The addition of a fourth data bus would allow even greater numbers of operations to be performed, and is consistent with some embodiments of the invention. However, the use of only three data buses has particular advantages, because three buses facilitates performing many tasks commonly performed by a DSP such as filtering. Thus, the addition of a forth data bus does not provide the same incremental performance improvement as the addition of a third data bus, and requires the same amount of additional circuit area. Therefore, the addition of a forth data bus provides incrementally less benefit than the addition of a third bus. So, in many embodiments of the invention the use of only three data buses is preferred.
 Output ports PO4, PO5 and PO6 or register bank 120 are coupled to multiply accumulate (MAC) unit 128, the output of which is in turn coupled to input port PI4 of register bank 120. Output ports PO7 and PO8 of register bank 120 are coupled to arithmetic logic unit (ALU) 130, the output of which is coupled to input port PI5 of register bank 120.
 Instruction memory 152 is coupled to instruction fetch unit 156 and instruction interface 150. Instruction decoder 158 is coupled to instruction fetch unit 156, and to immediate bus Im1, immediate bus Im2 and immediate bus Im3, as well as immediate bus ImALU. Immediate buses Im1, Im2 and Im3 are coupled to multiplexers 122, 124 and 126. Immediate bus ImALU is coupled to ALU 130. In addition to the data couplings described above, decoder 158 is coupled to the various subsystems shown by control connections (not shown for ease of drawing).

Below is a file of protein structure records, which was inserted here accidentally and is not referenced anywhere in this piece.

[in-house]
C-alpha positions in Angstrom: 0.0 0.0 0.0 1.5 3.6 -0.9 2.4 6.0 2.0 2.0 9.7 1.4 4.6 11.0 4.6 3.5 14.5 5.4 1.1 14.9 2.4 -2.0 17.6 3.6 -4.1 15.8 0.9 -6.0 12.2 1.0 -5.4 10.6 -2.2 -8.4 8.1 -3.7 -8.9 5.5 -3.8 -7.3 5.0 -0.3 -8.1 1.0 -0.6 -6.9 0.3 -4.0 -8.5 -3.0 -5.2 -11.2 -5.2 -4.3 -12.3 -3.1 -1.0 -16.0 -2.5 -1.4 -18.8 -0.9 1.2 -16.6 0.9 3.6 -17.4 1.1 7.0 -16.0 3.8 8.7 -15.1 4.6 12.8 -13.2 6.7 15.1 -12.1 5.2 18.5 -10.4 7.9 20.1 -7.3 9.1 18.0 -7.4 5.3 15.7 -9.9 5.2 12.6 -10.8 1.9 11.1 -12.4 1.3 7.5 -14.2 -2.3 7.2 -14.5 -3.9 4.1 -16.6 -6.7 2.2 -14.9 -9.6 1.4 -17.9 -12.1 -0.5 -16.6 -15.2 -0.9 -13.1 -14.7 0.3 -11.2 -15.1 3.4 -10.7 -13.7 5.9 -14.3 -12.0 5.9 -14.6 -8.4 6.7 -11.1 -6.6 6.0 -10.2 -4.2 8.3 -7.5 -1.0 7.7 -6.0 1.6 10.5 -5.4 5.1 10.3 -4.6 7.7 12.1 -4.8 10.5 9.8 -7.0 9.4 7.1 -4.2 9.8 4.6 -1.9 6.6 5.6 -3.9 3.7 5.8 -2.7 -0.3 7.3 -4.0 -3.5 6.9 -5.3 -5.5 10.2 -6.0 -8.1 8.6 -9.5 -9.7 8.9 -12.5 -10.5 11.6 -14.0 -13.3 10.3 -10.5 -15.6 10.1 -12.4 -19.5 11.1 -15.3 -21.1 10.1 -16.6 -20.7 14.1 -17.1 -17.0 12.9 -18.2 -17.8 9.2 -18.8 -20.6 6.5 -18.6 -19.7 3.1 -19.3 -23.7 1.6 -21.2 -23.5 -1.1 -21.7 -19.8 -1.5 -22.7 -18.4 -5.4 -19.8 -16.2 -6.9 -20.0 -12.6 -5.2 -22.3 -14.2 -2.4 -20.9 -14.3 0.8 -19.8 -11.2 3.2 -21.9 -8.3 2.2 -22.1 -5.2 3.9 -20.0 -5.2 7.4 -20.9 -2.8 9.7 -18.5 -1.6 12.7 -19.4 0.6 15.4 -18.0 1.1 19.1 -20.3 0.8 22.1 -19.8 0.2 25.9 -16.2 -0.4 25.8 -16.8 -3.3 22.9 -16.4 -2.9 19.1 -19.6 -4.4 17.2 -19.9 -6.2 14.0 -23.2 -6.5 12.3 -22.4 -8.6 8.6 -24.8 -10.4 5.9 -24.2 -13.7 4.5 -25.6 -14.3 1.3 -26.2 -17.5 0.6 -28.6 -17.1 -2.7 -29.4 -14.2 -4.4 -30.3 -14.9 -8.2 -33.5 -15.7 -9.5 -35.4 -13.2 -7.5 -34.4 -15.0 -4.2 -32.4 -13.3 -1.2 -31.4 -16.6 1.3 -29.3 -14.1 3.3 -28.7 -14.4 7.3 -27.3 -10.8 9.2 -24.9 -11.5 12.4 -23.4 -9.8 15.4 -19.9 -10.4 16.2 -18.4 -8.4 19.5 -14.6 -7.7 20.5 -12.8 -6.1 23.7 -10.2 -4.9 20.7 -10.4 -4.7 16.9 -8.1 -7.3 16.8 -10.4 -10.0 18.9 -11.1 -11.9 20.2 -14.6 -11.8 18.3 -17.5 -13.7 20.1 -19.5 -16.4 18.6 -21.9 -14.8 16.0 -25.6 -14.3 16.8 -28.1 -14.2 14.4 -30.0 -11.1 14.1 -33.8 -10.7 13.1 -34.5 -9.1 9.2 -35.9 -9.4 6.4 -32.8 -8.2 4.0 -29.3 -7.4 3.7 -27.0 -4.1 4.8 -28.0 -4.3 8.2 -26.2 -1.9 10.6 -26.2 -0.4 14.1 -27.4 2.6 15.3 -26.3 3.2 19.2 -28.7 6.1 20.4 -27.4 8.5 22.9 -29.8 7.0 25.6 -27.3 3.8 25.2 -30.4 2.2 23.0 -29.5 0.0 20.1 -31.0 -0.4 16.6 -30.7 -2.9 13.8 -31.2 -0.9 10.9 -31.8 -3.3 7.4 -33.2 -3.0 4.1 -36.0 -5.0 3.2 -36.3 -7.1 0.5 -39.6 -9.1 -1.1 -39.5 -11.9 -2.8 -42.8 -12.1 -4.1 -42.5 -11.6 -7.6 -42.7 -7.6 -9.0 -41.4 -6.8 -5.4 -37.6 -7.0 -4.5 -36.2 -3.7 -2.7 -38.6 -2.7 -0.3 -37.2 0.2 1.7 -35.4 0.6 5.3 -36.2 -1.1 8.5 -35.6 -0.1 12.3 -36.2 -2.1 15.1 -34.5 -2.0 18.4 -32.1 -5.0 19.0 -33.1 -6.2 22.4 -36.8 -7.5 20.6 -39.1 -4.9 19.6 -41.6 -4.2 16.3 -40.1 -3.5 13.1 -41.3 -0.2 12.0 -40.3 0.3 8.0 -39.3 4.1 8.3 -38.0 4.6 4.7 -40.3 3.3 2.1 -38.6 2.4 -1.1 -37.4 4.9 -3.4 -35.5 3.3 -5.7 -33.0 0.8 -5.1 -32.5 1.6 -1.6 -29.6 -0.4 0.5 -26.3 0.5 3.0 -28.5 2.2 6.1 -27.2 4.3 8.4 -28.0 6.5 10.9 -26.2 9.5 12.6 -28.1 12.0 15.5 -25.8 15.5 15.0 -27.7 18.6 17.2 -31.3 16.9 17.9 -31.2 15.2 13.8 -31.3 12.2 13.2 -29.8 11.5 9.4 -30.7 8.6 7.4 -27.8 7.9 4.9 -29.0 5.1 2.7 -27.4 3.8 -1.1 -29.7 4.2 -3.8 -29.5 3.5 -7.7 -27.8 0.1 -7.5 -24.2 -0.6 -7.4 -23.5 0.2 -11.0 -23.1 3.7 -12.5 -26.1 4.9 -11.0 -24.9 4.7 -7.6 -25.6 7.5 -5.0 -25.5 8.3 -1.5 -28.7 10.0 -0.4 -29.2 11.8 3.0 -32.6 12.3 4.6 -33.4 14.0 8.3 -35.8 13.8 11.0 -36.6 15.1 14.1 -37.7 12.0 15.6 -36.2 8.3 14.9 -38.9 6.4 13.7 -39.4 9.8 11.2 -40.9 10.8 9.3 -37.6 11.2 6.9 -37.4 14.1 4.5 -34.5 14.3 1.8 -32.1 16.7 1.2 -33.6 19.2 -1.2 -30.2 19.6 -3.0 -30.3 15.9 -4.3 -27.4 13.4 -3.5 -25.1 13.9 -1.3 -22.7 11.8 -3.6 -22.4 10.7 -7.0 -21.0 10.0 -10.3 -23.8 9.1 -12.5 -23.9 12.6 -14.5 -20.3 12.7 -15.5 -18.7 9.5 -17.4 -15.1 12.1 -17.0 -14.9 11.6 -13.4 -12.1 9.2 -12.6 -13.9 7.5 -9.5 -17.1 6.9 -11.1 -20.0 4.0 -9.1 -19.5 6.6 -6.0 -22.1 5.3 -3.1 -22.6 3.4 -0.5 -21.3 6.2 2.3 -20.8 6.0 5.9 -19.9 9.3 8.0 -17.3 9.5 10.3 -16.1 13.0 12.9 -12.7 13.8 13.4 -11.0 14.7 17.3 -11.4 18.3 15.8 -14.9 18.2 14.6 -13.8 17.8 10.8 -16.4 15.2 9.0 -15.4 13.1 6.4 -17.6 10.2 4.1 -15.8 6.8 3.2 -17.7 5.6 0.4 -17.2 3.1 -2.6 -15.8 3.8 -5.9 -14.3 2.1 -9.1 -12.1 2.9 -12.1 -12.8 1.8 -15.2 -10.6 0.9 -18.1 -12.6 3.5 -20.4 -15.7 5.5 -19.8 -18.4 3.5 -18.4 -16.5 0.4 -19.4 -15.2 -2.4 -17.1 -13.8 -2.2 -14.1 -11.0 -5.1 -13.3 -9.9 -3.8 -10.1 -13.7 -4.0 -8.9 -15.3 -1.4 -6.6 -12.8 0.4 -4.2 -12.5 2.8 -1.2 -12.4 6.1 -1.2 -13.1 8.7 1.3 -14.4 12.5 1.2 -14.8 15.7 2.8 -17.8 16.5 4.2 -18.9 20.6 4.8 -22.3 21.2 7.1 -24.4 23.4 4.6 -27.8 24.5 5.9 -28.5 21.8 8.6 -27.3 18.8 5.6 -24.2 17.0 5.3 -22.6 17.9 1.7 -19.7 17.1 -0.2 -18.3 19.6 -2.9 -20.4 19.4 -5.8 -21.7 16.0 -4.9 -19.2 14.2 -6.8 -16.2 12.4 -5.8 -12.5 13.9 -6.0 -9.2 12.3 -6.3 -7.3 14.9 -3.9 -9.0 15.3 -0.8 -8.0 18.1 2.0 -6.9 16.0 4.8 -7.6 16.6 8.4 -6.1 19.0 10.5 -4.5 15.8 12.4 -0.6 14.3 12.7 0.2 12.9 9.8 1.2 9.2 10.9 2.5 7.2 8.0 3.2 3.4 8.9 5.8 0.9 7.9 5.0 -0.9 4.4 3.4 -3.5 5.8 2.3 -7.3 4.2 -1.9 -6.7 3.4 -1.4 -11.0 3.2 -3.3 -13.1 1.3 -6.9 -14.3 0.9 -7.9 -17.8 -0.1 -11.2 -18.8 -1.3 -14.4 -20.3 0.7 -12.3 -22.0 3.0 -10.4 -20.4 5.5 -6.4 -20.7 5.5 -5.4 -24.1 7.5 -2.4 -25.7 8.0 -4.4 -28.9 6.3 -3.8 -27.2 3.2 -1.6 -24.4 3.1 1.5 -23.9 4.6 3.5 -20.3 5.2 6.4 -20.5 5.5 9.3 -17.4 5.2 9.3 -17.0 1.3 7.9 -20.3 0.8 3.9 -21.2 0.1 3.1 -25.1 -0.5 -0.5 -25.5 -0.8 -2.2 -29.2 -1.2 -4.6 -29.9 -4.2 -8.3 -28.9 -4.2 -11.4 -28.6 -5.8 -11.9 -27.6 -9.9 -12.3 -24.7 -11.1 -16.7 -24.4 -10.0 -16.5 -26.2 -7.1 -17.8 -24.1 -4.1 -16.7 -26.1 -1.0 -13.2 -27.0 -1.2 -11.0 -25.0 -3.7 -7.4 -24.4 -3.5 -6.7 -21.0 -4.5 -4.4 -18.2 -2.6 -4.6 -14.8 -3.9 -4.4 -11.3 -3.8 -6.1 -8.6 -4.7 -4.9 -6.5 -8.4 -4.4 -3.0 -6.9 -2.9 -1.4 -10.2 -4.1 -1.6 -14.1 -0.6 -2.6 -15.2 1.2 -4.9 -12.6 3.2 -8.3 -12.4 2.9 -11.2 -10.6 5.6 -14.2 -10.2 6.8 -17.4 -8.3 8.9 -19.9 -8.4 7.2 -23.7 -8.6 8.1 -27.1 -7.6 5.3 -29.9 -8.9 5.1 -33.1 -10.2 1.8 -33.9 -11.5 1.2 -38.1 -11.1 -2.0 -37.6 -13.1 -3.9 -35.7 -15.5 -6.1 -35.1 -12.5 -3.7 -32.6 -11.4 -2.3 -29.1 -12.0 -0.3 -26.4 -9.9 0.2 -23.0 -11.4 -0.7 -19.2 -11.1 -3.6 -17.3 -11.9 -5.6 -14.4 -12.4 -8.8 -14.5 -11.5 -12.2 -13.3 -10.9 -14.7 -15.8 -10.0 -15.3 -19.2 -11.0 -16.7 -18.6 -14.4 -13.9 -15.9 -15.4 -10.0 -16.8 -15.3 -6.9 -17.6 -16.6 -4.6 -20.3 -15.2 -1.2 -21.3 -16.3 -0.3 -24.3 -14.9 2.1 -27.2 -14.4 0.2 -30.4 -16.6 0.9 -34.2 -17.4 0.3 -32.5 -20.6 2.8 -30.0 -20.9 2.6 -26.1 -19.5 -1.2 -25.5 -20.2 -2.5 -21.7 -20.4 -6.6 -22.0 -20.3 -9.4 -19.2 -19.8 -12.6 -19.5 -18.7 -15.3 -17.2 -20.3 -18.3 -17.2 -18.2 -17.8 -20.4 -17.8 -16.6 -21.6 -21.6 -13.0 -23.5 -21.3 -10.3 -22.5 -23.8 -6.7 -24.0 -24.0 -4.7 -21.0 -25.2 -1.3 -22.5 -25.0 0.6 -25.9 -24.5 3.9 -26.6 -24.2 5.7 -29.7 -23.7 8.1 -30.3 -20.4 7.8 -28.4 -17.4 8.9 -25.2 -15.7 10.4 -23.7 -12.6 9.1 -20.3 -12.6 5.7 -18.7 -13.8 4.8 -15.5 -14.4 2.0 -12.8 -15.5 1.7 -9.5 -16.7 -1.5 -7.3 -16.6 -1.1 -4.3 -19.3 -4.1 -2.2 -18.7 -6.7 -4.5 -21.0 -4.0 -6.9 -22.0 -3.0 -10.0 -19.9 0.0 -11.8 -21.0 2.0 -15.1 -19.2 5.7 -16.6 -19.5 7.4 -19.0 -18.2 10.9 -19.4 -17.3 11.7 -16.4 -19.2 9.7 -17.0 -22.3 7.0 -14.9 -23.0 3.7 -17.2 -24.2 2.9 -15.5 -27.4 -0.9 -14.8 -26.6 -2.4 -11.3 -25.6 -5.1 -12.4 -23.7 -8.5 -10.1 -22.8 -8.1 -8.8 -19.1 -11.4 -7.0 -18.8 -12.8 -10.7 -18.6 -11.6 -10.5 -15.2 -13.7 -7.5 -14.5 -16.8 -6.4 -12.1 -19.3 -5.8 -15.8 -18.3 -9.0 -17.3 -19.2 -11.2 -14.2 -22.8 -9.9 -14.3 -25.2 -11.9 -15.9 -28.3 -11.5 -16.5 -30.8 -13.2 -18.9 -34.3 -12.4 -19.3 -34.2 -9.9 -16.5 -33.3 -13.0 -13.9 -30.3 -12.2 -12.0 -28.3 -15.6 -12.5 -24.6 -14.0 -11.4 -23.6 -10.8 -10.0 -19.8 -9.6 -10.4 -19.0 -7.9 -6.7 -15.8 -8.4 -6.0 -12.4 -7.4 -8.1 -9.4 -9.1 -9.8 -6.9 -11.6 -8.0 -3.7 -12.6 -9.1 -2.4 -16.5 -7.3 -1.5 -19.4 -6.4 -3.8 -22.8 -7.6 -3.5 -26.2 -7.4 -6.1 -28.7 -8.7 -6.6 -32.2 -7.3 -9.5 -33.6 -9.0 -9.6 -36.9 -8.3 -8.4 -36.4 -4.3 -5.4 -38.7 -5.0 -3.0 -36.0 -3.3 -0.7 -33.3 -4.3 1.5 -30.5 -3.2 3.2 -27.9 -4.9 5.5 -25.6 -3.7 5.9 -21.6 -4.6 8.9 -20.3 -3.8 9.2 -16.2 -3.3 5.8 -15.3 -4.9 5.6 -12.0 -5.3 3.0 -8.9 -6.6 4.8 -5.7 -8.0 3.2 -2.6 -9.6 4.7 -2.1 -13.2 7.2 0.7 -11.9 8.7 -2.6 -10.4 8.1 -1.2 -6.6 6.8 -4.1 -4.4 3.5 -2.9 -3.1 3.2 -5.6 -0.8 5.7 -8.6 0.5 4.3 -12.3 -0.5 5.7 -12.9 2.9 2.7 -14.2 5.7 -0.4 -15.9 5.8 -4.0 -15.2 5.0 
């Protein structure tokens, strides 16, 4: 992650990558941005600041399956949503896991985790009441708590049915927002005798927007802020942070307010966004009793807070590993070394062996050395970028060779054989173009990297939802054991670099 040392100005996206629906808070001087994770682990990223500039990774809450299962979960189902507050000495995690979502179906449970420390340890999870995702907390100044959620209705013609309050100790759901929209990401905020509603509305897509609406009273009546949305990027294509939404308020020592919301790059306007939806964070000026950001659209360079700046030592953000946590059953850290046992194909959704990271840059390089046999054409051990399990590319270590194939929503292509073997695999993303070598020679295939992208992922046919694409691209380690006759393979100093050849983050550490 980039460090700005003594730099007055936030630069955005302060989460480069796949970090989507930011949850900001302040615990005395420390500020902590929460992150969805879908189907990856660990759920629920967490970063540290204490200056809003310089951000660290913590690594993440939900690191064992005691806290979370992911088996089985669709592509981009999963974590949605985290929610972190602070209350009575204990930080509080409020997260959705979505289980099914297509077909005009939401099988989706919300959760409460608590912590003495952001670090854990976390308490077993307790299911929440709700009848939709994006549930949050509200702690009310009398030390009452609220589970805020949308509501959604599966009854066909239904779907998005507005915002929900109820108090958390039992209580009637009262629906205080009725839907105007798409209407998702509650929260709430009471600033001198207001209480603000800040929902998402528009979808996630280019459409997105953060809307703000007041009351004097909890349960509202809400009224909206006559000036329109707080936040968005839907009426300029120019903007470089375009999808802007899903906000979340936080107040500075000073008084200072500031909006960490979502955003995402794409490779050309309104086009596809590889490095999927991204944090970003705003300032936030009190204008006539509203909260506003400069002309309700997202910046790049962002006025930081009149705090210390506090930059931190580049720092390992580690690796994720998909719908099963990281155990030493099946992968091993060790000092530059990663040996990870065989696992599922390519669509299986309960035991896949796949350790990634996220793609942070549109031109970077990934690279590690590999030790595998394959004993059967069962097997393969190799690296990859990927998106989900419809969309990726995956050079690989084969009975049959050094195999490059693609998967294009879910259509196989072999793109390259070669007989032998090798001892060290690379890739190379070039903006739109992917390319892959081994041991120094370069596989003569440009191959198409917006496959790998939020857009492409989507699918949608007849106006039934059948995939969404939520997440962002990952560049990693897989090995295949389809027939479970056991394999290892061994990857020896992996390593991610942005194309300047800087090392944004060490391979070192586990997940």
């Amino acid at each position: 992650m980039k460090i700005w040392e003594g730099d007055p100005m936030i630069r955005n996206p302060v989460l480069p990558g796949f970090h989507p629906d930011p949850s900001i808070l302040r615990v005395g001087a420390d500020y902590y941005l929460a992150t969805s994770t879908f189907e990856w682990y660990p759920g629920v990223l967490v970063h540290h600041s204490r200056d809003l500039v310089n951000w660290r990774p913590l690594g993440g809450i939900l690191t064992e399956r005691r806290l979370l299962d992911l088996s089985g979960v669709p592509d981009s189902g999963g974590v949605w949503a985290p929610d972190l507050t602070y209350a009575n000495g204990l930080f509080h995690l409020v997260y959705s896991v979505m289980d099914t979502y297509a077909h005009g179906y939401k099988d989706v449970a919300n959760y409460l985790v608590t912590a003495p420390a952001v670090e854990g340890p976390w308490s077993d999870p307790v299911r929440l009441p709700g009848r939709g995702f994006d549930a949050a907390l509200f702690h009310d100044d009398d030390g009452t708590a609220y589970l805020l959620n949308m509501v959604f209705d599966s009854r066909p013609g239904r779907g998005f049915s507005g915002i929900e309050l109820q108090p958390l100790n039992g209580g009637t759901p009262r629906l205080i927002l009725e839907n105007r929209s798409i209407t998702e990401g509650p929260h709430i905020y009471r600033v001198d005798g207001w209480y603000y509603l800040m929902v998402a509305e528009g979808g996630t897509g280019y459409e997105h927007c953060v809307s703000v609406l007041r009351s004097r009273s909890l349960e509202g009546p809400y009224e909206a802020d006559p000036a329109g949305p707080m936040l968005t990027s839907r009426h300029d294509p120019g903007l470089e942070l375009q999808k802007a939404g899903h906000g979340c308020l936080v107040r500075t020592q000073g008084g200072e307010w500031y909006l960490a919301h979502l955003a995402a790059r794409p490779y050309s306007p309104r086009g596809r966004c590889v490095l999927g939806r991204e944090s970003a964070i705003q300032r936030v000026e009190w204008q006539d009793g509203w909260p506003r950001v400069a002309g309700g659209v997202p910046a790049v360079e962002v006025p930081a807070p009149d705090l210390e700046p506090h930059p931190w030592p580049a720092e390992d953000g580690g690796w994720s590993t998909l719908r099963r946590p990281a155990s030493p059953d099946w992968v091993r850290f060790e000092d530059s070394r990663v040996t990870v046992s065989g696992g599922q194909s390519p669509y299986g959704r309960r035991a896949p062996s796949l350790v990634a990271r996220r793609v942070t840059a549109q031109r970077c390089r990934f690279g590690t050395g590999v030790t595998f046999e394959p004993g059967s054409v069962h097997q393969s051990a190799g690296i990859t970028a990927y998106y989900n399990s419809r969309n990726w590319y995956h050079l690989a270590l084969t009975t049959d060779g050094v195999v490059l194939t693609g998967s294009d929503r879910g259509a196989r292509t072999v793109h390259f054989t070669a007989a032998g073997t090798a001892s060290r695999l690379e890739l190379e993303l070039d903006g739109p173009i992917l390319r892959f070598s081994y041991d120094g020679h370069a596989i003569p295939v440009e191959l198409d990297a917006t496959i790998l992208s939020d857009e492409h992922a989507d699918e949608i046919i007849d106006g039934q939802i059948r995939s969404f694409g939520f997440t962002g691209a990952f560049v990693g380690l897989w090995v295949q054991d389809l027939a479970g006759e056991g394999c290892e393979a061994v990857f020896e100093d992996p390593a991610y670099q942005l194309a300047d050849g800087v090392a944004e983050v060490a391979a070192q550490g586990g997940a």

Register bank 120 contains eight (8) registers labeled L0-L3 and D0-D3. Registers L0-L3 are forty (40) bit wide registers and can also be accessed in sixteen bit fragments via high word registers L0h-L3h and low word registers L01-L31. Registers D0-D3 are thirty-two (32) bits wide, and can be accessed in sixteen bit fragments via subregisters R0-R7. In general, the registers and subregisters are referred to as simply “registers,” with the particular nature of the registers made apparent by the particular register number provided.